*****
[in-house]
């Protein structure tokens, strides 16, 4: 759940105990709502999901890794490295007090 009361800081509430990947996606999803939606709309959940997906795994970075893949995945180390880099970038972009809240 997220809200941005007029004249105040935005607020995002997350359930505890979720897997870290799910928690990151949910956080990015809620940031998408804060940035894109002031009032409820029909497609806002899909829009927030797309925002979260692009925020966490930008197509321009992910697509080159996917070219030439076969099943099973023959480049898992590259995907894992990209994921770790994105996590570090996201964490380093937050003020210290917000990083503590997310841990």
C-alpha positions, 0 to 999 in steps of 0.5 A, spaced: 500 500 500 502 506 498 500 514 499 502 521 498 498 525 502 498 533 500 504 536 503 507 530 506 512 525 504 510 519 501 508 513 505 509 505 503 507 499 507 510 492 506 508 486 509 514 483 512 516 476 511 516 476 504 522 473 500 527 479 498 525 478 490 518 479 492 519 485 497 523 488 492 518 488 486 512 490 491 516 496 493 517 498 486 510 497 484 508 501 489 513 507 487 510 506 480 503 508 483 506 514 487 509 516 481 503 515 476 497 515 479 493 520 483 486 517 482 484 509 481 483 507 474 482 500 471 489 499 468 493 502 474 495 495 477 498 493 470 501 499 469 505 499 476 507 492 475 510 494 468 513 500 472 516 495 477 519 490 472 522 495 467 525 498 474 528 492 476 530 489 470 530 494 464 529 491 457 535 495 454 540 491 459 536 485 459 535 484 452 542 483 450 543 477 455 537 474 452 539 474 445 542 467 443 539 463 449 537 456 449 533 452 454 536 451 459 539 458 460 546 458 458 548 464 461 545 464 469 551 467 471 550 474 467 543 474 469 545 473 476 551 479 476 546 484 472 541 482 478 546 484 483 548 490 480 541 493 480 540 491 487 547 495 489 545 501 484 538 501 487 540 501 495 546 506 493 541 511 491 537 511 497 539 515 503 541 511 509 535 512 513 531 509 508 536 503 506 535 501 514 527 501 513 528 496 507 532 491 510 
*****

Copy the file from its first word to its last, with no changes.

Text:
[in-house]
């Protein structure tokens, strides 16, 4: 759940105990709502999901890794490295007090 009361800081509430990947996606999803939606709309959940997906795994970075893949995945180390880099970038972009809240 997220809200941005007029004249105040935005607020995002997350359930505890979720897997870290799910928690990151949910956080990015809620940031998408804060940035894109002031009032409820029909497609806002899909829009927030797309925002979260692009925020966490930008197509321009992910697509080159996917070219030439076969099943099973023959480049898992590259995907894992990209994921770790994105996590570090996201964490380093937050003020210290917000990083503590997310841990």
C-alpha positions, 0 to 999 in steps of 0.5 A, spaced: 500 500 500 502 506 498 500 514 499 502 521 498 498 525 502 498 533 500 504 536 503 507 530 506 512 525 504 510 519 501 508 513 505 509 505 503 507 499 507 510 492 506 508 486 509 514 483 512 516 476 511 516 476 504 522 473 500 527 479 498 525 478 490 518 479 492 519 485 497 523 488 492 518 488 486 512 490 491 516 496 493 517 498 486 510 497 484 508 501 489 513 507 487 510 506 480 503 508 483 506 514 487 509 516 481 503 515 476 497 515 479 493 520 483 486 517 482 484 509 481 483 507 474 482 500 471 489 499 468 493 502 474 495 495 477 498 493 470 501 499 469 505 499 476 507 492 475 510 494 468 513 500 472 516 495 477 519 490 472 522 495 467 525 498 474 528 492 476 530 489 470 530 494 464 529 491 457 535 495 454 540 491 459 536 485 459 535 484 452 542 483 450 543 477 455 537 474 452 539 474 445 542 467 443 539 463 449 537 456 449 533 452 454 536 451 459 539 458 460 546 458 458 548 464 461 545 464 469 551 467 471 550 474 467 543 474 469 545 473 476 551 479 476 546 484 472 541 482 478 546 484 483 548 490 480 541 493 480 540 491 487 547 495 489 545 501 484 538 501 487 540 501 495 546 506 493 541 511 491 537 511 497 539 515 503 541 511 509 535 512 513 531 509 508 536 503 506 535 501 514 527 501 513 528 496 507 532 491 510 